These t-shirts are on sale for a limited time only! Men’s, women’s, and children’s sizes are available. Also, they make great holiday gifts for friends, family, and elderly teddy bears.
November Book Promos:
Are looking for inspiration? Are you searching for a better version of yourself?
This month I joined literary forces for some best-selling authors to promote our books in, Become Inspired. Become You.
Memoirs, Biographies, Self-help books…oh my!
This month I joined literary forces with some best-selling authors to promote our books in the inspiring November Nonfiction Collection.
You miss 100% of the shots you don’t take…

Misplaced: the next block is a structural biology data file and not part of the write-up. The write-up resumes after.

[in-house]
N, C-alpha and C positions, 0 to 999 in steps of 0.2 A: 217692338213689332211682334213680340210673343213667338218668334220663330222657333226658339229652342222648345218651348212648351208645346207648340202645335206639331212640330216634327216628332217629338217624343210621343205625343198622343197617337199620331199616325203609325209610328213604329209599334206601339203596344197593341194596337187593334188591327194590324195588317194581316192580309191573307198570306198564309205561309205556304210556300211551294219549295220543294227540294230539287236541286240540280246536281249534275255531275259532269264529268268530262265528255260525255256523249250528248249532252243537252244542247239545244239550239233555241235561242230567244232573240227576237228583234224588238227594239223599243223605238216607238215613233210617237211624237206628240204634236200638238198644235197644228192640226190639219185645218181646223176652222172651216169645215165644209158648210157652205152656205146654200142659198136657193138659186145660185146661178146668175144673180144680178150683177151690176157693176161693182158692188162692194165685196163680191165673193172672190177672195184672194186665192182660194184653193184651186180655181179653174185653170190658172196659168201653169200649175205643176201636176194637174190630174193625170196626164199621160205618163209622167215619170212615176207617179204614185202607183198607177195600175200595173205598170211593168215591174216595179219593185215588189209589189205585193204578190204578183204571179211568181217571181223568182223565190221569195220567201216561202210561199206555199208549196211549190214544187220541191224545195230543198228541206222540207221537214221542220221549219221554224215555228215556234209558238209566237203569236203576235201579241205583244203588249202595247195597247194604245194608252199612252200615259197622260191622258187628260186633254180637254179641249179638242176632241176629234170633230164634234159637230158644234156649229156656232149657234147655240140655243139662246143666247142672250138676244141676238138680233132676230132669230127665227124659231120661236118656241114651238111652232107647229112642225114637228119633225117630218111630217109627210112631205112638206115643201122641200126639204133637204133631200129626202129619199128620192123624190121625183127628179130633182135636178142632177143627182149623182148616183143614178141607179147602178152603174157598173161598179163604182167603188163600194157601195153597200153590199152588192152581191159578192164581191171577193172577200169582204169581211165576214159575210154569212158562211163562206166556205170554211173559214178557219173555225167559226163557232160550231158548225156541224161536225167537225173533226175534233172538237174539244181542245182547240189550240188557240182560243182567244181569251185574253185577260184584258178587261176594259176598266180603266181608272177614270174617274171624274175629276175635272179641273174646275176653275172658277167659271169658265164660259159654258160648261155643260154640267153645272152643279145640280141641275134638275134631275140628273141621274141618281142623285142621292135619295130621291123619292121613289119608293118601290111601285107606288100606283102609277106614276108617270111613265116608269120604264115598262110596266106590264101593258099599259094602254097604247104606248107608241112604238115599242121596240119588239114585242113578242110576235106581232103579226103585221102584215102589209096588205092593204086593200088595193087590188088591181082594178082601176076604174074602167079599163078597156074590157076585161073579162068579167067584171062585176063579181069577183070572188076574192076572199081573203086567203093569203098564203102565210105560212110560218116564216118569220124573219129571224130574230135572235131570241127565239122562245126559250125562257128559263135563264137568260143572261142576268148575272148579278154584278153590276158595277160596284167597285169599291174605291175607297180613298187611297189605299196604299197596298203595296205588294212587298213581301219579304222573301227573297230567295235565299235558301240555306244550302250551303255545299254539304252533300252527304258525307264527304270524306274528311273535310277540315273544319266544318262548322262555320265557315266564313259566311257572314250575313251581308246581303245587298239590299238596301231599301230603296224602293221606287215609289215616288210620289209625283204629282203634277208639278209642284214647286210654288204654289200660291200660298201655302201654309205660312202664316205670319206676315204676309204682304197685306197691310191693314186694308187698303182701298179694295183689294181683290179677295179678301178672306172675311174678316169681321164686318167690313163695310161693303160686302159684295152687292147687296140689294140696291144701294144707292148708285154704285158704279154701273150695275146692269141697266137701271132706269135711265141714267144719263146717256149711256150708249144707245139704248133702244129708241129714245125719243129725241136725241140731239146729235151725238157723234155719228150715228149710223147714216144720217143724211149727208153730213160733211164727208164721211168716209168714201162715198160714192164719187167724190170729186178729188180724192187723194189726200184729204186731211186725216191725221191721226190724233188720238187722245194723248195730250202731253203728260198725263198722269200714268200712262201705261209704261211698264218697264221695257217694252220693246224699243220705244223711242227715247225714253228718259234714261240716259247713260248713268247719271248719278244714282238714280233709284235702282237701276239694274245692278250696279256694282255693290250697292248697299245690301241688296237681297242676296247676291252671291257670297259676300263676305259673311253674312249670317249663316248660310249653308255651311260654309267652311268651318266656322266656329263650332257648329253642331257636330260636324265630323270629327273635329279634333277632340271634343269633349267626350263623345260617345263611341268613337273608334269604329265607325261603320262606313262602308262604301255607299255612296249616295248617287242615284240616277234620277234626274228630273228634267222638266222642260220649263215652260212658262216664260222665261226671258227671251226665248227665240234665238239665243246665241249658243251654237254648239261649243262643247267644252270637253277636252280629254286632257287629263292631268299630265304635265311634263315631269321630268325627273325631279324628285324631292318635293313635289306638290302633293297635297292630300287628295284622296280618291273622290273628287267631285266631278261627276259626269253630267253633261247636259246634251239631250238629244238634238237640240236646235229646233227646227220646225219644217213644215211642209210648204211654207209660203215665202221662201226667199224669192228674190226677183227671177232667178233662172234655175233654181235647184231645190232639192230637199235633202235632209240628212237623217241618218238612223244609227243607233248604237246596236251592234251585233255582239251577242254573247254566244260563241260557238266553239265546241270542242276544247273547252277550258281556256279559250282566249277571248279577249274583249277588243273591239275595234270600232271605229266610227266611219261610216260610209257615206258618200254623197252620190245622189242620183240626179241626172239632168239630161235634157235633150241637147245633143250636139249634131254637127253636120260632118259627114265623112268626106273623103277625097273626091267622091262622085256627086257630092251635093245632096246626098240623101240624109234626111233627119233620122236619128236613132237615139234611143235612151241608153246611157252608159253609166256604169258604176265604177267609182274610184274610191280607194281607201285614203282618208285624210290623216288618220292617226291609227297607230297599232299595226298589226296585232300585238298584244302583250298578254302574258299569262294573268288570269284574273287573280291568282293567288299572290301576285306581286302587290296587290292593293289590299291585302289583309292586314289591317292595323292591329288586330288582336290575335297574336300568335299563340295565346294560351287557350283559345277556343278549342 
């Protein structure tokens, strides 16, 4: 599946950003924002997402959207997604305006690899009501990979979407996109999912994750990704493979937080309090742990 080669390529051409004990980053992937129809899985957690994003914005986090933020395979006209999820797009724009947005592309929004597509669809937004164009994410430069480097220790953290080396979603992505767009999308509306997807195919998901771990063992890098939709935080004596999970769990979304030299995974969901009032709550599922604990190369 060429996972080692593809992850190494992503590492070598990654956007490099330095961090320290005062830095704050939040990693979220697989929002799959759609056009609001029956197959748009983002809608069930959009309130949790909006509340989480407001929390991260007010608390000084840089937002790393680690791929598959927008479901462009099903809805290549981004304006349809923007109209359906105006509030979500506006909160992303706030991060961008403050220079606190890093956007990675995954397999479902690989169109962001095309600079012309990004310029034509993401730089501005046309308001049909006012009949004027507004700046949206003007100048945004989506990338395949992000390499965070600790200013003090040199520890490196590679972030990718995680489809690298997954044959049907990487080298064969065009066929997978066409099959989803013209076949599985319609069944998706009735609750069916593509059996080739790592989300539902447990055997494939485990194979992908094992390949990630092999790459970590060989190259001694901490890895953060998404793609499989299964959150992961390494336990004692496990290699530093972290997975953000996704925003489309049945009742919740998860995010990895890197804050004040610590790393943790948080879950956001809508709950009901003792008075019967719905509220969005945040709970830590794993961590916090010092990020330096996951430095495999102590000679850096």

A few months ago, with low expectations, I took a shot and entered “Bedtime Stories for the Living” in the highly regarded, highly competitive international book contest presented by Readers’ Favorite. Readers’ Favorite is an established force in the publishing industry. They have worked withPenguin Random House, Simon & Schuster, and Harper Collins, and have received the “Best Websites for Authors” and “Honoring Excellence” awards from the Association of Independent Authors.
Anyway, just before I was about to take a midday nap, I was informed that this suburban dad had won…
First Prize, the Gold Medal, in the Non-Fiction/Parenting genre!
The award ceremony is in November and is at Hilton Blue Lagoon in Miami, Florida.
It was totally unexpected. I’m totally honored. And I totally can’t wait for my kids to question my parenting skills so that I can gently remind them I wrote a Gold Medal winning parenting book.
Quote of the Week: